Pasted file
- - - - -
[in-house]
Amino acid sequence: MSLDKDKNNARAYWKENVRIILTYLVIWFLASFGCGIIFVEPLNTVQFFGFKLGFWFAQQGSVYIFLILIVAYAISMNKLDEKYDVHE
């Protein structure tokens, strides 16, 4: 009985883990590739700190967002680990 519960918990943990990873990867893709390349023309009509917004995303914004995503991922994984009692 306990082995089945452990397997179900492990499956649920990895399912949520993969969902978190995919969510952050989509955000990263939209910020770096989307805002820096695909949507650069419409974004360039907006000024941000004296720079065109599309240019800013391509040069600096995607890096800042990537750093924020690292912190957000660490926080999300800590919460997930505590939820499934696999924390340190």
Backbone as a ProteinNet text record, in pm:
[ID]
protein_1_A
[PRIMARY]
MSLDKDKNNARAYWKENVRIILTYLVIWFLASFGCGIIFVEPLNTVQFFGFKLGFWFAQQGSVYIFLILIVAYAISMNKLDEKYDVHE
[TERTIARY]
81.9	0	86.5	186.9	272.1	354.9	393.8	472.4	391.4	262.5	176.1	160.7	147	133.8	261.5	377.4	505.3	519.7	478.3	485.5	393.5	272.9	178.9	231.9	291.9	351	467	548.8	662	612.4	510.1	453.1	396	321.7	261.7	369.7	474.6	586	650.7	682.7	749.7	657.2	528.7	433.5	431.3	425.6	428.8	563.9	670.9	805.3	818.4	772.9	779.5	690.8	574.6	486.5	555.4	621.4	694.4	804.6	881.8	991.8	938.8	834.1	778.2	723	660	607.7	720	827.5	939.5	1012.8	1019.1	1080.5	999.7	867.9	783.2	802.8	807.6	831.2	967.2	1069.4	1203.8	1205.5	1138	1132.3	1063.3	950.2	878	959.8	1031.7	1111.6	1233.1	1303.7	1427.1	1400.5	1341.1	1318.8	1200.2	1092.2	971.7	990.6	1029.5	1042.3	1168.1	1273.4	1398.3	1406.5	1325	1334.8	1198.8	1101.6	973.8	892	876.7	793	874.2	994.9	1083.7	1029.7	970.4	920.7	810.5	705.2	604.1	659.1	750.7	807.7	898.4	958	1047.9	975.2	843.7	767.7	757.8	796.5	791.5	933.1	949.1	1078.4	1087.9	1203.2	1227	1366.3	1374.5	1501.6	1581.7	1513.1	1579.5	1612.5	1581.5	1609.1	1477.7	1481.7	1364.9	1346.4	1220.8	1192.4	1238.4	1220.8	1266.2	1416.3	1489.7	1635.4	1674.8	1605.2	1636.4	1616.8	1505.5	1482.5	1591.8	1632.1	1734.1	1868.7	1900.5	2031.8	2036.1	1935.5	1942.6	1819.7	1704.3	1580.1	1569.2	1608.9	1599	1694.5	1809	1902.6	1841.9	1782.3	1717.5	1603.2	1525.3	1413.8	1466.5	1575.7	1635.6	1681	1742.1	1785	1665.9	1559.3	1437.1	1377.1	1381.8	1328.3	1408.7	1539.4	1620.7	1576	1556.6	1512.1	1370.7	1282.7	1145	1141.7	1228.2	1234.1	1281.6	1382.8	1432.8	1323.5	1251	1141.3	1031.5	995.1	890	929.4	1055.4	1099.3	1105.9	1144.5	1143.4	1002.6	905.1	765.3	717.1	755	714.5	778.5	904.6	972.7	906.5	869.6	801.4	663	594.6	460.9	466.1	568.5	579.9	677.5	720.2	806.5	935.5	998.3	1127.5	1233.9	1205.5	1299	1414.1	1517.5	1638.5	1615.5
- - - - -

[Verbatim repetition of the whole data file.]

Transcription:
[in-house]
Amino acid sequence: MSLDKDKNNARAYWKENVRIILTYLVIWFLASFGCGIIFVEPLNTVQFFGFKLGFWFAQQGSVYIFLILIVAYAISMNKLDEKYDVHE
């Protein structure tokens, strides 16, 4: 009985883990590739700190967002680990 519960918990943990990873990867893709390349023309009509917004995303914004995503991922994984009692 306990082995089945452990397997179900492990499956649920990895399912949520993969969902978190995919969510952050989509955000990263939209910020770096989307805002820096695909949507650069419409974004360039907006000024941000004296720079065109599309240019800013391509040069600096995607890096800042990537750093924020690292912190957000660490926080999300800590919460997930505590939820499934696999924390340190």
Backbone as a ProteinNet text record, in pm:
[ID]
protein_1_A
[PRIMARY]
MSLDKDKNNARAYWKENVRIILTYLVIWFLASFGCGIIFVEPLNTVQFFGFKLGFWFAQQGSVYIFLILIVAYAISMNKLDEKYDVHE
[TERTIARY]
81.9	0	86.5	186.9	272.1	354.9	393.8	472.4	391.4	262.5	176.1	160.7	147	133.8	261.5	377.4	505.3	519.7	478.3	485.5	393.5	272.9	178.9	231.9	291.9	351	467	548.8	662	612.4	510.1	453.1	396	321.7	261.7	369.7	474.6	586	650.7	682.7	749.7	657.2	528.7	433.5	431.3	425.6	428.8	563.9	670.9	805.3	818.4	772.9	779.5	690.8	574.6	486.5	555.4	621.4	694.4	804.6	881.8	991.8	938.8	834.1	778.2	723	660	607.7	720	827.5	939.5	1012.8	1019.1	1080.5	999.7	867.9	783.2	802.8	807.6	831.2	967.2	1069.4	1203.8	1205.5	1138	1132.3	1063.3	950.2	878	959.8	1031.7	1111.6	1233.1	1303.7	1427.1	1400.5	1341.1	1318.8	1200.2	1092.2	971.7	990.6	1029.5	1042.3	1168.1	1273.4	1398.3	1406.5	1325	1334.8	1198.8	1101.6	973.8	892	876.7	793	874.2	994.9	1083.7	1029.7	970.4	920.7	810.5	705.2	604.1	659.1	750.7	807.7	898.4	958	1047.9	975.2	843.7	767.7	757.8	796.5	791.5	933.1	949.1	1078.4	1087.9	1203.2	1227	1366.3	1374.5	1501.6	1581.7	1513.1	1579.5	1612.5	1581.5	1609.1	1477.7	1481.7	1364.9	1346.4	1220.8	1192.4	1238.4	1220.8	1266.2	1416.3	1489.7	1635.4	1674.8	1605.2	1636.4	1616.8	1505.5	1482.5	1591.8	1632.1	1734.1	1868.7	1900.5	2031.8	2036.1	1935.5	1942.6	1819.7	1704.3	1580.1	1569.2	1608.9	1599	1694.5	1809	1902.6	1841.9	1782.3	1717.5	1603.2	1525.3	1413.8	1466.5	1575.7	1635.6	1681	1742.1	1785	1665.9	1559.3	1437.1	1377.1	1381.8	1328.3	1408.7	1539.4	1620.7	1576	1556.6	1512.1	1370.7	1282.7	1145	1141.7	1228.2	1234.1	1281.6	1382.8	1432.8	1323.5	1251	1141.3	1031.5	995.1	890	929.4	1055.4	1099.3	1105.9	1144.5	1143.4	1002.6	905.1	765.3	717.1	755	714.5	778.5	904.6	972.7	906.5	869.6	801.4	663	594.6	460.9	466.1	568.5	579.9	677.5	720.2	806.5	935.5	998.3	1127.5	1233.9	1205.5	1299	1414.1	1517.5	1638.5	1615.5